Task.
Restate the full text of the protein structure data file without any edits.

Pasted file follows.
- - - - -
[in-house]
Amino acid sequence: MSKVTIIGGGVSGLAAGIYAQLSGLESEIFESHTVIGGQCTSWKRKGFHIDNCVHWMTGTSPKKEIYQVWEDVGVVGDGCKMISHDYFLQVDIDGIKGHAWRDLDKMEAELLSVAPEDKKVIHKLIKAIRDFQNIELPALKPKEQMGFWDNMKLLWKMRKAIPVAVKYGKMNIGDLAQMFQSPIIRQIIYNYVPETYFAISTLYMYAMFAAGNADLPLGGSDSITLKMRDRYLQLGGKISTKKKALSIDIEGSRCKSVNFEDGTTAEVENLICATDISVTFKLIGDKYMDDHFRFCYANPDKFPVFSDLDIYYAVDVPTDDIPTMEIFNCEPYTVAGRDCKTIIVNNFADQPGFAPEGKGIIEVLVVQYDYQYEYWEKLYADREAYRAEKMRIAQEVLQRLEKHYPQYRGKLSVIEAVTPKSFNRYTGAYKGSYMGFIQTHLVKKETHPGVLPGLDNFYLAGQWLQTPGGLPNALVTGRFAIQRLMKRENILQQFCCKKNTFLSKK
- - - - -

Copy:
[in-house]
Amino acid sequence: MSKVTIIGGGVSGLAAGIYAQLSGLESEIFESHTVIGGQCTSWKRKGFHIDNCVHWMTGTSPKKEIYQVWEDVGVVGDGCKMISHDYFLQVDIDGIKGHAWRDLDKMEAELLSVAPEDKKVIHKLIKAIRDFQNIELPALKPKEQMGFWDNMKLLWKMRKAIPVAVKYGKMNIGDLAQMFQSPIIRQIIYNYVPETYFAISTLYMYAMFAAGNADLPLGGSDSITLKMRDRYLQLGGKISTKKKALSIDIEGSRCKSVNFEDGTTAEVENLICATDISVTFKLIGDKYMDDHFRFCYANPDKFPVFSDLDIYYAVDVPTDDIPTMEIFNCEPYTVAGRDCKTIIVNNFADQPGFAPEGKGIIEVLVVQYDYQYEYWEKLYADREAYRAEKMRIAQEVLQRLEKHYPQYRGKLSVIEAVTPKSFNRYTGAYKGSYMGFIQTHLVKKETHPGVLPGLDNFYLAGQWLQTPGGLPNALVTGRFAIQRLMKRENILQQFCCKKNTFLSKK